Thursday, June 10, 2010

I've been researching Green Chile Chorizo, a recipe originating in Toluca, Mexico so I have read. I want to pair a red, green and white chorizo for a project/tasting coming up. The white recipe may be elusive, since there aren't many white meats, but we'll see. As I've been postponing more and more this cooking venture I've thought a lot about what my last post detailed. I feel it's all based in my inner dialog as an artist, but this attitude also reigns prominently in the art world at large as well.

This argument addresses IMHO art with intention versus making "consensus-friendly decoration", as the Guardian blogger Jonathan Jones puts it. I think that might be the case. I am reminded of what some friends said once, that..."the audience for artists is other artists." In my last post I mentioned Damien Hirst, the quintessential famous wealthy successful artist. I noticed today that he held an actual show of paintings done with his own hand and critics tore him apart. It was partly that he showed his work next to works by master painters, and partly that the guy just doesn't have the talent to make technically skilled art. He even said of his own color spin paintings that they were "basically meaningless." Maybe collectors don't care, but then it's obvious that an investment in art is not in meaningful expression, but in a commodity no different from a credit default swap. It turns out that skill does matter in some cases.

This brings me to other aspects of art as commodity like Jeff Koon's recently unveiled art car.

This is a real car, I think. I actually don't know, but I saw a picture of him sitting on the real thing. Yes he's rich, and yes his work is vapid. These works, Koons' and Hirst's, are signs of how strongly object and commodity are still held together, and how empty they are despite the dollar value. I hear not that MOMA is now collecting performance much like you collect a painting. They collect the instructions on what it is and then re-stage the performance when they like. How strange is that? Something that is temporal by nature is forced to become a commodity. Then they can sell it, even though it's essentially non-existent other than when it took place. It's like the shower you took today becoming art and then someone selling the idea that you took a shower to someone else. Then they pay a young sexy New Yorker to take a shower in the same circumstances and call it equal to the shower you took. Maybe there's some inherent genetic predisposition by humans to need to associate monetary value to each and every thing, but I don't know that I get this compulsion.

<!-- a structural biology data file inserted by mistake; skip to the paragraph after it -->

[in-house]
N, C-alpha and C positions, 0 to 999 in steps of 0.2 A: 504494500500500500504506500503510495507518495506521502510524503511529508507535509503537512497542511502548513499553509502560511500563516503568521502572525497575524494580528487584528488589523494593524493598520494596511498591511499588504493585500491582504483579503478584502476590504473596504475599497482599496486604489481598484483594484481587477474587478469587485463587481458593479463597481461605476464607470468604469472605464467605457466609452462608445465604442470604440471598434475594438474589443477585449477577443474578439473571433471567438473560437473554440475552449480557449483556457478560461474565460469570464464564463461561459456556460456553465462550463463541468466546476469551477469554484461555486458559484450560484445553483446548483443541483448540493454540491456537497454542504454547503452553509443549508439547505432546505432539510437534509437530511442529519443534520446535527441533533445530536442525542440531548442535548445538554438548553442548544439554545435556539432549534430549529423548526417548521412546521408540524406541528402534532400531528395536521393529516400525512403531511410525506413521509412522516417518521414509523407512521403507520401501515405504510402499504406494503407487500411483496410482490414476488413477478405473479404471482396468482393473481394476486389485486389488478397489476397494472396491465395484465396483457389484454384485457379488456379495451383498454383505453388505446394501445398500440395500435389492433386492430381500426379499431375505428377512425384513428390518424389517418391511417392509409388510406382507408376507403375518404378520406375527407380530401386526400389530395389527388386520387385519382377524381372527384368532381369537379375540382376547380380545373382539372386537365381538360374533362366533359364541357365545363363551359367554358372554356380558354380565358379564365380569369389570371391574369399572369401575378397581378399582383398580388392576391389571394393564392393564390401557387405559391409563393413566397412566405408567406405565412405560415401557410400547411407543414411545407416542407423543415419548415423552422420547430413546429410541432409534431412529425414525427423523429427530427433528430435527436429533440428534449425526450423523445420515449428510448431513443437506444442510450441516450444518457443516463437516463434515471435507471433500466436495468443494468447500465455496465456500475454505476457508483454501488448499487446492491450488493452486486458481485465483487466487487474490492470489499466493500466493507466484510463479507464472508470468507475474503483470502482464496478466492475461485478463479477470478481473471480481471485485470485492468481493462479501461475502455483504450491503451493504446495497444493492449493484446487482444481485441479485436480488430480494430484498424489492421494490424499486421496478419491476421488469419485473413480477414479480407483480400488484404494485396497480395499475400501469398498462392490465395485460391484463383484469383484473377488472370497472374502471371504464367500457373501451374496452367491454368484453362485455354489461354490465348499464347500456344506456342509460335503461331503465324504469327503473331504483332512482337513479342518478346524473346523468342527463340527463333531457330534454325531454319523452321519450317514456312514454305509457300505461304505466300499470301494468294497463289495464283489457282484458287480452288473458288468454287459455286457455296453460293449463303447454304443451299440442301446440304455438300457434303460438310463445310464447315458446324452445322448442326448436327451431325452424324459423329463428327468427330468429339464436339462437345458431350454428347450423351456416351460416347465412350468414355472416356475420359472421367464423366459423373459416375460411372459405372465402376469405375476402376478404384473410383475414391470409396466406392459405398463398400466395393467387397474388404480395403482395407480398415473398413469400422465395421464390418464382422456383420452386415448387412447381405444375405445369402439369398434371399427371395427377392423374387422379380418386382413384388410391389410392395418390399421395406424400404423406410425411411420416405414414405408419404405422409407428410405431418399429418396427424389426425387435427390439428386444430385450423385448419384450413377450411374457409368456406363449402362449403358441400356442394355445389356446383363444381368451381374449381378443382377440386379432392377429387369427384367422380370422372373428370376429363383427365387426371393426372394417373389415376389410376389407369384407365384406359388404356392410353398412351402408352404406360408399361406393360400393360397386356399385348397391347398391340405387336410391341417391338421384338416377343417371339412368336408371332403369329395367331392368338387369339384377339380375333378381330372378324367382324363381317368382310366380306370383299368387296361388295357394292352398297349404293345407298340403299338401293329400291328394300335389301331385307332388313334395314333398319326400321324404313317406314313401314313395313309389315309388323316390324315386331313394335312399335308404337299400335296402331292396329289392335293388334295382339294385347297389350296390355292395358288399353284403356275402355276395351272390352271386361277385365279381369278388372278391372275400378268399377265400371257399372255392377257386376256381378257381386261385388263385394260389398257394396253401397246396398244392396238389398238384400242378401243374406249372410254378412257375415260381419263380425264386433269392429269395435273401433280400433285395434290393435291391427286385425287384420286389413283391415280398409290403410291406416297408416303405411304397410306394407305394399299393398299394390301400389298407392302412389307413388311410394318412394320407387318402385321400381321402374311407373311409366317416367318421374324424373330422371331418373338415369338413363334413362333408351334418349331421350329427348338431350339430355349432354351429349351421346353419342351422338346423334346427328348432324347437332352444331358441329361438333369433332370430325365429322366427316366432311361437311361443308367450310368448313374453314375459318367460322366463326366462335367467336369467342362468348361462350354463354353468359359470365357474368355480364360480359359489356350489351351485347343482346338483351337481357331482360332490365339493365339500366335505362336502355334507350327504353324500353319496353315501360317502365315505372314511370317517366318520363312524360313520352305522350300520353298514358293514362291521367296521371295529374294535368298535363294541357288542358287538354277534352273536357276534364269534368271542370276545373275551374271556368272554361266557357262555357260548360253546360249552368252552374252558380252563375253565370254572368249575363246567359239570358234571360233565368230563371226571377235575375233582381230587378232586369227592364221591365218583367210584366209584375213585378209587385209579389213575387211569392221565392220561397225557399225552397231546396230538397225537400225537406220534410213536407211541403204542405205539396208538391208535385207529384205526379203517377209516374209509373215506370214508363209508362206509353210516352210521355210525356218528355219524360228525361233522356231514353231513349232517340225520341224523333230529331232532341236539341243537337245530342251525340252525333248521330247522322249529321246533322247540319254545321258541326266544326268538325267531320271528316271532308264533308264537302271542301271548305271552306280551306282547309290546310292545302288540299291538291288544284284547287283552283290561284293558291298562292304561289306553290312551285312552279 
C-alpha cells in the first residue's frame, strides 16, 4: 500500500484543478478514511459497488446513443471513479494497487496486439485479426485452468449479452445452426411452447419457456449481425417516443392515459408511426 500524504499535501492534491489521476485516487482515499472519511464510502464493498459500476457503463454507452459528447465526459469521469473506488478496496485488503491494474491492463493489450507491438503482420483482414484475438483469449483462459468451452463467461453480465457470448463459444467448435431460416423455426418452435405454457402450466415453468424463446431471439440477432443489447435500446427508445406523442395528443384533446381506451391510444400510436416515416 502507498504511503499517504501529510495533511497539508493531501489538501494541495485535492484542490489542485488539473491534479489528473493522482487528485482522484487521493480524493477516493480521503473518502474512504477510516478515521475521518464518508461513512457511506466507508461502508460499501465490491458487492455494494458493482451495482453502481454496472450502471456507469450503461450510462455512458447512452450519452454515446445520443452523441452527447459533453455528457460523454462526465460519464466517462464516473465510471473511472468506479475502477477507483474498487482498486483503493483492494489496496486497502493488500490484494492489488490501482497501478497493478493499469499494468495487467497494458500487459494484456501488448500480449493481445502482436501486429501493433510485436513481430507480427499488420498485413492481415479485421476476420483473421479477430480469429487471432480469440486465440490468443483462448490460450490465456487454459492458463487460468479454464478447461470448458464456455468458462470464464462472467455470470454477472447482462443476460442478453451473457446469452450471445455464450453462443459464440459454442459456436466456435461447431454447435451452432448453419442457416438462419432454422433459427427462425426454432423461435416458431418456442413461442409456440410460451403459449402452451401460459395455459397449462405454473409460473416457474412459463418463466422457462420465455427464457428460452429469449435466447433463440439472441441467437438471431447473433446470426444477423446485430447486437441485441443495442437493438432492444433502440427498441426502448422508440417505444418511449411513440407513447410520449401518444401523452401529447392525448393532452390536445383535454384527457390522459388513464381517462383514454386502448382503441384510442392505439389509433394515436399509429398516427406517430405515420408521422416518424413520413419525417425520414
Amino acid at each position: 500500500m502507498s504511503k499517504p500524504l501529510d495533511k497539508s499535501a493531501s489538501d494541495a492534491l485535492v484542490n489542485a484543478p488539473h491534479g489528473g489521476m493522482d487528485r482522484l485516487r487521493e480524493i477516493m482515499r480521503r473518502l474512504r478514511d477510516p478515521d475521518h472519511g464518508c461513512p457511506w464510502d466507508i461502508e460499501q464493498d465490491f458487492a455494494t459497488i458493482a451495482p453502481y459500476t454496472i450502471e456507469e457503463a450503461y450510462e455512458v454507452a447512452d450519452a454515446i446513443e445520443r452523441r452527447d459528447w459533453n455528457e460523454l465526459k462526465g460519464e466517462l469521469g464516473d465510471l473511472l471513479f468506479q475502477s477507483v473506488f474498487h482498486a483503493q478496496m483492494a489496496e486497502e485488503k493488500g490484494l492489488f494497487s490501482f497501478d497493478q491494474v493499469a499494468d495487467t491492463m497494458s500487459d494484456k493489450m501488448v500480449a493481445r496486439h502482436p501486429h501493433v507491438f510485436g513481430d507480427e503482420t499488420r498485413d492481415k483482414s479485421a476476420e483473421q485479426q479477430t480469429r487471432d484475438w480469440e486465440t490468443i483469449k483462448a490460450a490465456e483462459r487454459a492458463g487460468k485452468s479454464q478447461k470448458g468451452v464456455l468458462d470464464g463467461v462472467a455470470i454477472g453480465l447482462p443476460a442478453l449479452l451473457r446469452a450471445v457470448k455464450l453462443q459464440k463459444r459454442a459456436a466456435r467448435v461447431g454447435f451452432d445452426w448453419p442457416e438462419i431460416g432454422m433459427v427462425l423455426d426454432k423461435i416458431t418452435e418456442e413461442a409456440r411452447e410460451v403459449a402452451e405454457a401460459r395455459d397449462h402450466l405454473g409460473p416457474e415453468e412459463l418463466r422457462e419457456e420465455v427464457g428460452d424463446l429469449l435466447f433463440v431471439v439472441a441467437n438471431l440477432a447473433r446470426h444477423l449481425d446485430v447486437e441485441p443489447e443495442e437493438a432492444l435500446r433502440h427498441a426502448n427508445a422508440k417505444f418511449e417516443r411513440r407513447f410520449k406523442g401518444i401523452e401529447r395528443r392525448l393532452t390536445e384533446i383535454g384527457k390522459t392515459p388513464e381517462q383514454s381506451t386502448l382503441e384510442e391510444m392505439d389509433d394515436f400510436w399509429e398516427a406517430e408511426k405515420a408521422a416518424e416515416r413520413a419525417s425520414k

Now our art world is blogging/tweeting heavily about a new TV show called Work of Art, which is basically a competition by artists to one-up each other and get a big bag of money for their efforts, and maybe for being a good artist. It's so strange that this is what they claim will bring appreciation of art to the masses, making artists perform akin to fear factor or iron chef. Why not make artists cook against one another and then be forced to eat all the food before running an obstacle course? It makes about as much sense as the real show.

I'm not sure where I'm going with this, nor am I sure where to go with art in general. It's not to avoid objects for the sake of it, but more to think about what an expression is at its core and why we need objects to convey that expression. Art objects are great, and you'll see that in my apartment that I surround myself by them. I just like to think about these conundrums, and the daily occurrences in the art world. When I read about ideas about reformulating art in society both within and without capitalism, like in the new e-flux journal 17, it really gets my gears going. This makes me wonder about all this stuff we make and what we do with it. What the value of this stuff is, and what the purpose of over-valued stuff is too. I need to get a few tomatillos and I'm going to make some Green Chorizo, inspired by Rick Bayless. That is something I can put a fork in, tell it's done, and then eat knowing that I enjoyed it because taste-buds lie way less than art does.

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